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This evil Android malware has one devious USP — it doesn't even need to be opened to start stealing all your photos and files

 Android logo.
Android logo.

Security researchers have spotted new Android malware that doesn’t even need user interaction to launch. However, to become fully operational and run the processes it was designed to do - it still needs the victim’s approval.

Cybersecurity researchers from McAfee said they observed a new version of XLoader, a known Android malware variant that was used in the past to steal sensitive user information from victims in the US, UK, Germany, France, Japan, South Korea, and Taiwan. This new loader is distributed in the same manner as its predecessors - via an SMS message containing a shortened URL, leading to a website hosting the malicious .APK file.

However, the key difference comes after installation - the victim doesn’t need to run the new variant - it automatically launches, and stealthily at that. Google was already tipped off and is working on a fix: "While the app is installed, their malicious activity starts automatically," McAfee said. "We have already reported this technique to Google and they are already working on the implementation of mitigations to prevent this type of auto-execution in a future Android version."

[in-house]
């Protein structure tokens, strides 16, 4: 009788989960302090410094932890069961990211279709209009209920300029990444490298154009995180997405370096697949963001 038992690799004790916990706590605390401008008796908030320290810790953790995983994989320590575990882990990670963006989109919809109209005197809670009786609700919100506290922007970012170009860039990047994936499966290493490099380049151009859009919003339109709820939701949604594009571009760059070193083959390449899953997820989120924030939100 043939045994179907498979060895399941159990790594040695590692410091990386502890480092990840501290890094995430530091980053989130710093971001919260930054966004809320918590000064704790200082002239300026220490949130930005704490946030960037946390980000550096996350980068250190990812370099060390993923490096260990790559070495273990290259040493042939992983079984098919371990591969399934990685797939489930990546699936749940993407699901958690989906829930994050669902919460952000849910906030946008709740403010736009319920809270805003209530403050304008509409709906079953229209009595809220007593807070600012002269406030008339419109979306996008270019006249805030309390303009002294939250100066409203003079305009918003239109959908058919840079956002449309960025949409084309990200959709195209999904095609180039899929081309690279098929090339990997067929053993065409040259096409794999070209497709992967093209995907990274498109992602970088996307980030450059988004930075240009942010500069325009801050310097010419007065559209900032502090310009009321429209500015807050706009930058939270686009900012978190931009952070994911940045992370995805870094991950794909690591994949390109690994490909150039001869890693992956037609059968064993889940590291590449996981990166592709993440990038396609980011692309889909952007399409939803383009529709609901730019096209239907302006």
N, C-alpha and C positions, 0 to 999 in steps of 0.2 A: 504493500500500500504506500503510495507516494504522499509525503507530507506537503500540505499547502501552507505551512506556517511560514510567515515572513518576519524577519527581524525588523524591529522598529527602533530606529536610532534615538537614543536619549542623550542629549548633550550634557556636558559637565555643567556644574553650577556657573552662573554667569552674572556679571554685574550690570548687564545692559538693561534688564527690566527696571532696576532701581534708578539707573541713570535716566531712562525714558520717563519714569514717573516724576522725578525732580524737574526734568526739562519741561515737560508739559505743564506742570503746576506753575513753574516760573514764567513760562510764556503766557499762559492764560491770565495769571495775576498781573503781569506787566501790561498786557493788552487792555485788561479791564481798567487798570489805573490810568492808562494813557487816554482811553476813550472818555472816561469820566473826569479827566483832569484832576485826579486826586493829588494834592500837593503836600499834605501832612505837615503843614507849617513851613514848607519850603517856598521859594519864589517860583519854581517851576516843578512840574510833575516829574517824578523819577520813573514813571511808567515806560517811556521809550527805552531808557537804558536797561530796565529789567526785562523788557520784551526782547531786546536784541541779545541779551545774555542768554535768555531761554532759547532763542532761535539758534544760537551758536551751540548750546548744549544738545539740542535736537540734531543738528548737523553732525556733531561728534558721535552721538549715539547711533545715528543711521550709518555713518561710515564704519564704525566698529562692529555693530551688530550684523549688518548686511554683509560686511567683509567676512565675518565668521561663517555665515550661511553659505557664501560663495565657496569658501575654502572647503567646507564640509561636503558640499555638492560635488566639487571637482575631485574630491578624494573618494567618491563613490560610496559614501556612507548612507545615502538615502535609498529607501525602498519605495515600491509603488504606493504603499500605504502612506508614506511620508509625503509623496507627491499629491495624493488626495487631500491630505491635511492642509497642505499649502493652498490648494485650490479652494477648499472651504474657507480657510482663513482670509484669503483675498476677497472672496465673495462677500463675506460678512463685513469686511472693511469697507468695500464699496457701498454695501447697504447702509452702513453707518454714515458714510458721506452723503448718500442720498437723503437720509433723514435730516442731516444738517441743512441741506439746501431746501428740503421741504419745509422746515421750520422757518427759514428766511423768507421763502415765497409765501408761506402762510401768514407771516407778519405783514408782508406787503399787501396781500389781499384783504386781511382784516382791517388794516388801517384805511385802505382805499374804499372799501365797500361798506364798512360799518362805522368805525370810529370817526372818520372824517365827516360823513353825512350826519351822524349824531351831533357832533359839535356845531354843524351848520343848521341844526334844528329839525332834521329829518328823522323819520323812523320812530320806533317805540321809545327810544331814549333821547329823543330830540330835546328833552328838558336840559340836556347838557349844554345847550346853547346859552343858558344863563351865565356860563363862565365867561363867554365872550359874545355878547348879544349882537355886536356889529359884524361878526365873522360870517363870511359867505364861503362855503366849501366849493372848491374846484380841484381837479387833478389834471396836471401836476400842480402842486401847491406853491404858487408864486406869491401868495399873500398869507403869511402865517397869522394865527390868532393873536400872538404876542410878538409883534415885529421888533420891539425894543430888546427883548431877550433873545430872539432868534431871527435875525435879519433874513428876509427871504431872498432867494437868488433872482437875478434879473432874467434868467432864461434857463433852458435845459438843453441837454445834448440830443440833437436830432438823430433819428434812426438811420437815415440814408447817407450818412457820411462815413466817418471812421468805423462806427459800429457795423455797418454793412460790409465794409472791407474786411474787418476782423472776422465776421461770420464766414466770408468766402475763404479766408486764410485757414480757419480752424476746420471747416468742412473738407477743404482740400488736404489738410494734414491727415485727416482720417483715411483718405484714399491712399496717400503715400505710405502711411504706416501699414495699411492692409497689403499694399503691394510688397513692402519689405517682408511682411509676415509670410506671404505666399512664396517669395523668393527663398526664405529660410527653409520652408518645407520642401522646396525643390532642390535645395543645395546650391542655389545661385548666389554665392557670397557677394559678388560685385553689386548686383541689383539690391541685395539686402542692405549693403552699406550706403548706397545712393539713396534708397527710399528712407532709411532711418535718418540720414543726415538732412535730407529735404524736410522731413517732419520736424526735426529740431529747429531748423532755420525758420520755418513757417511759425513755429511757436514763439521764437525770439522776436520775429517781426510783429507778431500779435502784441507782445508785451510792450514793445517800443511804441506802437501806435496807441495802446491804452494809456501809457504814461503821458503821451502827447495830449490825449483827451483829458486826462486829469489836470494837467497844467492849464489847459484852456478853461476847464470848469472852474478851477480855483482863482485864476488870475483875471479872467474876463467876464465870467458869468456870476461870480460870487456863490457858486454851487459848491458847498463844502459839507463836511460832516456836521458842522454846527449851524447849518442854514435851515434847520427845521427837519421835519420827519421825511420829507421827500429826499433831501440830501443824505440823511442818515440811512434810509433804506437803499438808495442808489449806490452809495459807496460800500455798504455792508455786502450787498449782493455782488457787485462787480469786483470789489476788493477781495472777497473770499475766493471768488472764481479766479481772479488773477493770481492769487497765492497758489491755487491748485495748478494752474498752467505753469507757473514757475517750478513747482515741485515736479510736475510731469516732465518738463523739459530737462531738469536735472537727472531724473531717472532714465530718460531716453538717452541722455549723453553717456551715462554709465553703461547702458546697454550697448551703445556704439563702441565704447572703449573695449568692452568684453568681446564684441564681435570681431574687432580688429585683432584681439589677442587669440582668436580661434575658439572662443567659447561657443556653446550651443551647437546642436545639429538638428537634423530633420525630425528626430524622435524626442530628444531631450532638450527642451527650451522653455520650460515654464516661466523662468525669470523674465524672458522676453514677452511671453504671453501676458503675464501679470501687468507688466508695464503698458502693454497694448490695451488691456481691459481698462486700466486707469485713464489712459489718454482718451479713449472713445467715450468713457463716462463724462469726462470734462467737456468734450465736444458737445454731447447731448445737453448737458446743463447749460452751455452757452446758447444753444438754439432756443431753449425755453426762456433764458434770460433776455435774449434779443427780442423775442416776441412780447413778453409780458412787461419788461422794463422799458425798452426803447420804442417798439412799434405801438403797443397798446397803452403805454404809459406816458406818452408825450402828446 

Asking for permissions

But simply running the app will not suffice, as it still needs vital permissions to start stealing data. To trick the victims into granting them, the malware was given the name Chrome, but via Unicode strings - so the app’s font will look slightly off, which should be enough of a red flag. If that doesn’t ring any alarms, the permissions the app seeks should: it asks for the ability to send and access SMS content, and to be able to always run in the background.

As the pop-up messages asking for these permissions are available in English, Korean, French, Japanese, German, and Hindi, McAfee’s researchers believe these are also target countries.

Among other things, XLoader can steal people’s photos, send SMS messages, extract existing SMS messages to a third-party server, export contact lists, grab device identifiers, and more.

Via BleepingComputer

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